4. I will make frequent, small, releases so that I do not impede the progress of others.

  5. I will fearlessly and relentlessly improve the code at every opportunity. I will never make the code worse.

  6. I will do all that I can to keep the productivity of myself, and others, as high as possible. I will do nothing that decreases that productivity.

  7. I will continuously ensure that others can cover for me, and that I can cover for them.

  8. I will produce estimates that are honest both in magnitude and precision. I will not make promises without certainty.

  9. I will never stop learning and improving my craft.

Martin’s proposal had various reactions on Twitter, from:

@klenkes74: my assumption is that my employer will fire me if I live strictly by that rules.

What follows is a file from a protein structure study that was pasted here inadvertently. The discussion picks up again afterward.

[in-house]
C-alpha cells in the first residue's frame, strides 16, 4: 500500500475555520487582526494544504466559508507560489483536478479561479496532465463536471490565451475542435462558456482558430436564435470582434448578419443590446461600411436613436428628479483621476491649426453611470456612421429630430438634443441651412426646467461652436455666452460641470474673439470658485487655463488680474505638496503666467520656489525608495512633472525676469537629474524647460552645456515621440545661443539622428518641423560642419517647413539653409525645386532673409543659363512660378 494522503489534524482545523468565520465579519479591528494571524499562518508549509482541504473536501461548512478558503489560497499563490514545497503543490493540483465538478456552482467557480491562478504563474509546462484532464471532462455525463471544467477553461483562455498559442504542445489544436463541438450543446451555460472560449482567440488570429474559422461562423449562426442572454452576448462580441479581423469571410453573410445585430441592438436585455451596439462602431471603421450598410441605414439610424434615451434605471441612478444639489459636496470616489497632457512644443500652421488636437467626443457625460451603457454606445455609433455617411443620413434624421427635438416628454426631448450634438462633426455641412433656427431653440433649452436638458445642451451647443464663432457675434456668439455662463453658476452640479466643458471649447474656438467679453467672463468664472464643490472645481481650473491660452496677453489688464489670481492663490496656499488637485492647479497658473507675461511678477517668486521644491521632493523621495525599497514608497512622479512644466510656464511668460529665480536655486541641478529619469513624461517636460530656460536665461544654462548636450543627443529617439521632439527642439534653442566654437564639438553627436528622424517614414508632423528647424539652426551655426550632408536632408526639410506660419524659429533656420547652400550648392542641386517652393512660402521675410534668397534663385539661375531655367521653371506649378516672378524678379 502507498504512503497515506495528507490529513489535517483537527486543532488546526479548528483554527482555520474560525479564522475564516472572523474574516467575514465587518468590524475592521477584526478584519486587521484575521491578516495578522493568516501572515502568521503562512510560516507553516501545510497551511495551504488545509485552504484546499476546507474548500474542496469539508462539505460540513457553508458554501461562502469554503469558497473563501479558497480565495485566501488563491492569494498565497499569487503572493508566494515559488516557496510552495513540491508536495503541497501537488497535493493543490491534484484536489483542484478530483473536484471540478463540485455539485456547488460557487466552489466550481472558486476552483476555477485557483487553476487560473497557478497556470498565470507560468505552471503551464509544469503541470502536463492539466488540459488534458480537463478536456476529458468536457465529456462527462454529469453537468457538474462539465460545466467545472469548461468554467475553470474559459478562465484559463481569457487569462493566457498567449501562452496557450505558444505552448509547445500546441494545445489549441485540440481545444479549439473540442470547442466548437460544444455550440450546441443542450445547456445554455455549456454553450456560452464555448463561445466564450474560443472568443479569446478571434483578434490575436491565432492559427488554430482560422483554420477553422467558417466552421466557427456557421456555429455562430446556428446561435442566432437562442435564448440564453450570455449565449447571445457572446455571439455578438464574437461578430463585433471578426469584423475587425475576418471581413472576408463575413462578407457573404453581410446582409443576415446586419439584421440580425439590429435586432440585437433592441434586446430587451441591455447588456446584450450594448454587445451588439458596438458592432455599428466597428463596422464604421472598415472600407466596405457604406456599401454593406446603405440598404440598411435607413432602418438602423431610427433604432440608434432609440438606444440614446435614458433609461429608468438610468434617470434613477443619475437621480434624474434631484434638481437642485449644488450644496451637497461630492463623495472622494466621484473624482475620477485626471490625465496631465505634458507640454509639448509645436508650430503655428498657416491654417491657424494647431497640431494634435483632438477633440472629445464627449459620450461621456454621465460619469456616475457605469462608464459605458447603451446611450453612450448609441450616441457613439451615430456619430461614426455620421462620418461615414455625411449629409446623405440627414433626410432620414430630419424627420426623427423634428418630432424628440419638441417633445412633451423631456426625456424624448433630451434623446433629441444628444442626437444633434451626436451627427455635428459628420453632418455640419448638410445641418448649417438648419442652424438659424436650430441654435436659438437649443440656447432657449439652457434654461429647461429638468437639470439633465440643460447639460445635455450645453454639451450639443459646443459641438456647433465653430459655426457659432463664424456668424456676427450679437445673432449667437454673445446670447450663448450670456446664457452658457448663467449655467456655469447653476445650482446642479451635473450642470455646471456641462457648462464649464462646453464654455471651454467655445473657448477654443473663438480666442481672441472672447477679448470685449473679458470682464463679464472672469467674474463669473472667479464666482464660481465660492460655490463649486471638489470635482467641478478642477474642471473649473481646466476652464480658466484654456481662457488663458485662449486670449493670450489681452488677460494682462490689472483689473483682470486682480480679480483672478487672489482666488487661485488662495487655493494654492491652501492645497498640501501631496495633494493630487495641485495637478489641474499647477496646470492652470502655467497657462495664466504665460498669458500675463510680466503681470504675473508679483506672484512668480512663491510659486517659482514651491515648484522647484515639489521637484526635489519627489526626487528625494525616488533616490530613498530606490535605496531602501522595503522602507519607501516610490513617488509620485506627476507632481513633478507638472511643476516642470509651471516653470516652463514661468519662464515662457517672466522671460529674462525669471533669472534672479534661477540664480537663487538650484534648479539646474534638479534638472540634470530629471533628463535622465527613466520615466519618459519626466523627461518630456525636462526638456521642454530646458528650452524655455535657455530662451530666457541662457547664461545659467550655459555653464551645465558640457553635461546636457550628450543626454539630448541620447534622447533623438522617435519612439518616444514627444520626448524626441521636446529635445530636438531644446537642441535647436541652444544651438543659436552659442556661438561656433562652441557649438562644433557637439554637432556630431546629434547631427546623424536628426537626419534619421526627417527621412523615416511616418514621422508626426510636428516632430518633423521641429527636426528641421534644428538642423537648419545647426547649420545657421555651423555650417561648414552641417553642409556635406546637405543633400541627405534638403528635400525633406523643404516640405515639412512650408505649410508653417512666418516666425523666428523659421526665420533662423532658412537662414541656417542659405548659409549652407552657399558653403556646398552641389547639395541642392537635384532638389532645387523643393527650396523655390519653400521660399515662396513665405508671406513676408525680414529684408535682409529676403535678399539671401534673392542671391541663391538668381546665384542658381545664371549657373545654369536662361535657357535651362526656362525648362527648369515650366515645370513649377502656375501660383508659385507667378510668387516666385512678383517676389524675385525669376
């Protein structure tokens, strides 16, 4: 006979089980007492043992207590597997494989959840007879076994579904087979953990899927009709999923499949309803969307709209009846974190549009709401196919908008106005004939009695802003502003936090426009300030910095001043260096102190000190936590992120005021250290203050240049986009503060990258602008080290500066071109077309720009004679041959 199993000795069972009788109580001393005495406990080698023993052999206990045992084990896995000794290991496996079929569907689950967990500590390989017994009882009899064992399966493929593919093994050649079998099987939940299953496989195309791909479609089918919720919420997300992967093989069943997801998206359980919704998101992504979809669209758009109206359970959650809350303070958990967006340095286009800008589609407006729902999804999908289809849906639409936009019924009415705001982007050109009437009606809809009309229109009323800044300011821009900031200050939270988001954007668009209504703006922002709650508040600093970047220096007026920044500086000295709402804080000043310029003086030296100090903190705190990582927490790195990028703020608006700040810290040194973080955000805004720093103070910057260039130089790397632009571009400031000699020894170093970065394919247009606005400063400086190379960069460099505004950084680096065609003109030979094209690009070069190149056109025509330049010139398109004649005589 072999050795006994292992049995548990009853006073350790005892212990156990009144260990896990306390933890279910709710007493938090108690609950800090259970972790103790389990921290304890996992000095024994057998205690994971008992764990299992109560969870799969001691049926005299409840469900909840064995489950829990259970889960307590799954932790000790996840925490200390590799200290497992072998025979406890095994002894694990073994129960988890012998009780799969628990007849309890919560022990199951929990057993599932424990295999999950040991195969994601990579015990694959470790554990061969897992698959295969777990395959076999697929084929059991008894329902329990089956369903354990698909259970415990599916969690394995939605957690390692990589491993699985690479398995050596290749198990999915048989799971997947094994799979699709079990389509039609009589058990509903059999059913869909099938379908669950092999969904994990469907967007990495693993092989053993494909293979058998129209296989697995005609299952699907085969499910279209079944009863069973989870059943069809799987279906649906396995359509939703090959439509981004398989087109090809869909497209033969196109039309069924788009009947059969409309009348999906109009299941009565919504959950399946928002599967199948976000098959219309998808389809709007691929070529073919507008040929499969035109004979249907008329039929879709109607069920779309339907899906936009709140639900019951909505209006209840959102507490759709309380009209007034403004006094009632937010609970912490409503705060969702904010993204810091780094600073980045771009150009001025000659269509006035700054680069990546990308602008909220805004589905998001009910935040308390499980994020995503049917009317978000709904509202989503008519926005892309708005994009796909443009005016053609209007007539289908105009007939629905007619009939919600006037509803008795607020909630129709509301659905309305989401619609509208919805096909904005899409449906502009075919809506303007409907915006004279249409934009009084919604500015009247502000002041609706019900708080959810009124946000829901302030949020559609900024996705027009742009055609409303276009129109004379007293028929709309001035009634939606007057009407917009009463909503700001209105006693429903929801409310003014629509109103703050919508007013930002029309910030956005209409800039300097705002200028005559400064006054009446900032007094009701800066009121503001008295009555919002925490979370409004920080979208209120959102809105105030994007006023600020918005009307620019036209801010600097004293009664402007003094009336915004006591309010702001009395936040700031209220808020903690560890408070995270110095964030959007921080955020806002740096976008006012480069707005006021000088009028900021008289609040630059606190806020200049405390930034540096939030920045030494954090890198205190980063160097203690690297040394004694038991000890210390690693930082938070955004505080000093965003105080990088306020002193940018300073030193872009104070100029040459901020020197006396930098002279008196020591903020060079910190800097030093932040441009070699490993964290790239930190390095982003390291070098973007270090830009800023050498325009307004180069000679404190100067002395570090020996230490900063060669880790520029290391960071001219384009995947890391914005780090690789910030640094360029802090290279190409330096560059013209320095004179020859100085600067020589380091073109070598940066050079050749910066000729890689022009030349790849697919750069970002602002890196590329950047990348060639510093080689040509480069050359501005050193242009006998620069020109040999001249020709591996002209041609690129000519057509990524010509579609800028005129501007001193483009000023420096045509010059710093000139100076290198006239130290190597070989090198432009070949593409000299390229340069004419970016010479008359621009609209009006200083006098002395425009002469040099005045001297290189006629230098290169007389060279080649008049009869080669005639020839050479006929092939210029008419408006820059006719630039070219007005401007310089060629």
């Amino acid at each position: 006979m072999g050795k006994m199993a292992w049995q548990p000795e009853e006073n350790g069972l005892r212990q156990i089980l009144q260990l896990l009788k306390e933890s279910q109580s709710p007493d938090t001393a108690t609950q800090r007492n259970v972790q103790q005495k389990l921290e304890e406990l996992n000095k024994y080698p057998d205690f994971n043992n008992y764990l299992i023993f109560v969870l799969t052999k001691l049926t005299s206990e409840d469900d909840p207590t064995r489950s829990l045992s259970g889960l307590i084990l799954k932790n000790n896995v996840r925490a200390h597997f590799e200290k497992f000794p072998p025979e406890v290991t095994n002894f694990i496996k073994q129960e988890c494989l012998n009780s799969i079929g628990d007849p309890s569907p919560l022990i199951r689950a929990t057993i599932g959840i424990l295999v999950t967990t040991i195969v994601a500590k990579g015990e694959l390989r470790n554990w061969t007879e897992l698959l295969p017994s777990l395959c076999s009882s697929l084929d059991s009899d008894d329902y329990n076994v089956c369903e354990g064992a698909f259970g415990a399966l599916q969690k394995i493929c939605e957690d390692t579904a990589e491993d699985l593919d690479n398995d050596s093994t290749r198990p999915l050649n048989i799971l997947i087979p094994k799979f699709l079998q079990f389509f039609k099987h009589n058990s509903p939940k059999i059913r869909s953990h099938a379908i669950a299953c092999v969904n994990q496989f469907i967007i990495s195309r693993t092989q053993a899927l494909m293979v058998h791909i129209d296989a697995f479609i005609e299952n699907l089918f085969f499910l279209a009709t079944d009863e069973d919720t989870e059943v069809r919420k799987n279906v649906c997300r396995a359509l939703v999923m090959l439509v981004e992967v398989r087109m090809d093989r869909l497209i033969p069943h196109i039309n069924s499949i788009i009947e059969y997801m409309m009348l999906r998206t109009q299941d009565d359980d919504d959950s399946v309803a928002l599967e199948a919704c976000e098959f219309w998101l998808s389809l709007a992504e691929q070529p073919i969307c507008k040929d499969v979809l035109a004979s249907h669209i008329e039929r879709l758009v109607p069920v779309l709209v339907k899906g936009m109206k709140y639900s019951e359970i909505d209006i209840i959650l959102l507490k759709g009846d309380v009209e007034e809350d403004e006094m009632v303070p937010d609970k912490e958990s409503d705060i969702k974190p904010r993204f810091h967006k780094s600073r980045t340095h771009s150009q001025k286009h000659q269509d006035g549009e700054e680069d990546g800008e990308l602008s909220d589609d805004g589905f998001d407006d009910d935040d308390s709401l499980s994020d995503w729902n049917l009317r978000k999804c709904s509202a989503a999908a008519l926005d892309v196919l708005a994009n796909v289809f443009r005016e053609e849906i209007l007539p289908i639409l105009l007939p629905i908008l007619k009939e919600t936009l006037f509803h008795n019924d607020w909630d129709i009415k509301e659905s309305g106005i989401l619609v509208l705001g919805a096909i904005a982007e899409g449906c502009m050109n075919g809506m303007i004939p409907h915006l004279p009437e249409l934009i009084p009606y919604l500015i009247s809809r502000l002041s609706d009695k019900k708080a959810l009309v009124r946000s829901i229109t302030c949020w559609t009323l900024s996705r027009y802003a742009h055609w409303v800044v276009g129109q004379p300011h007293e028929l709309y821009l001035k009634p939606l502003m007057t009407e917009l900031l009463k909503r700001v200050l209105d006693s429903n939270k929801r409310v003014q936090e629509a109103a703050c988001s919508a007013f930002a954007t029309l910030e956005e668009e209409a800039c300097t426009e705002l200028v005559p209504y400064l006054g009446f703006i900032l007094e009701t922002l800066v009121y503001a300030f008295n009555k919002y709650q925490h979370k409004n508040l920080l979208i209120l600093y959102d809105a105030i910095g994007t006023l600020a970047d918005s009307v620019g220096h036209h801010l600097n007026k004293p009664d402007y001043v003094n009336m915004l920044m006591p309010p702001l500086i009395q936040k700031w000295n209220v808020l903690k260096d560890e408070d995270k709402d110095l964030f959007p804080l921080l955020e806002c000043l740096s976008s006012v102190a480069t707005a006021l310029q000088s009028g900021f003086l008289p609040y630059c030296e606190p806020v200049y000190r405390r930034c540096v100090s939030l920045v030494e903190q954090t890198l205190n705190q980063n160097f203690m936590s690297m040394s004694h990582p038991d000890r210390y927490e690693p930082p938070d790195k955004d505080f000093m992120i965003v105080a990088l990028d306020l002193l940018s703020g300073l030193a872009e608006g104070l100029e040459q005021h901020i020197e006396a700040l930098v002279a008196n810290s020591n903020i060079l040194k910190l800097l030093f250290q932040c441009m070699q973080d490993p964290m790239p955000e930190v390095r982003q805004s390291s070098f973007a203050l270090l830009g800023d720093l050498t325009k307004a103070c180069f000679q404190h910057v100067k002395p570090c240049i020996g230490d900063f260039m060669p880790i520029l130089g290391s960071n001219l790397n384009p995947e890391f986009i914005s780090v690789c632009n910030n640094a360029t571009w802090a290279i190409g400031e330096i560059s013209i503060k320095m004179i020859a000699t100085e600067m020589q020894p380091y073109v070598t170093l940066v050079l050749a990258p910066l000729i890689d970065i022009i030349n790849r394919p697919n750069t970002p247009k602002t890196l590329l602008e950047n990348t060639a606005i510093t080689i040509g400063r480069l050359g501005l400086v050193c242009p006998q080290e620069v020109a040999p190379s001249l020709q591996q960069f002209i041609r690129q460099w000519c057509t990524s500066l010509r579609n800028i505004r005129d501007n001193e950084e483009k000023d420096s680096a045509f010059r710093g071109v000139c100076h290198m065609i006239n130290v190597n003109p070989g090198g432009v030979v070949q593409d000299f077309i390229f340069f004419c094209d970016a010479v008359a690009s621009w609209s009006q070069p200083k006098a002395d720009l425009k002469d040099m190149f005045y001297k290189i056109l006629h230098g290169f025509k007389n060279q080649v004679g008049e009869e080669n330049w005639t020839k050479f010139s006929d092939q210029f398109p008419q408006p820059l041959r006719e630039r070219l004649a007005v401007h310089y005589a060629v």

@QuiteVague: Most programmers are in no position to commit to these- the balance between quality and business needs isn't in their hands. … I've raised almost every one of these to a variety of managers. And, as I've said, you win some, you lose some :)

@DamienPetrilli: very utopian, totally not applicable in the real world for most.

@asthasr: #9 is the only valid one. Others are impossible ("proofs") or rely on external factors over which we have no control.

@sleepyfox: I would argue that 8. is impossible to uphold, due to inherent uncertainty. An estimate is at best a guess, not a promise.


@brianvhughes: #5 is a hope, at best. #8 is impossible. But, it’s not all bad

@simonbrown: "I will never stop learning and improving my craft." <- yes!

@Khris_Fernandez: I would love we all sign this in every project I work on from now ! Sadly, some will never do. Anyway, thanks Bob.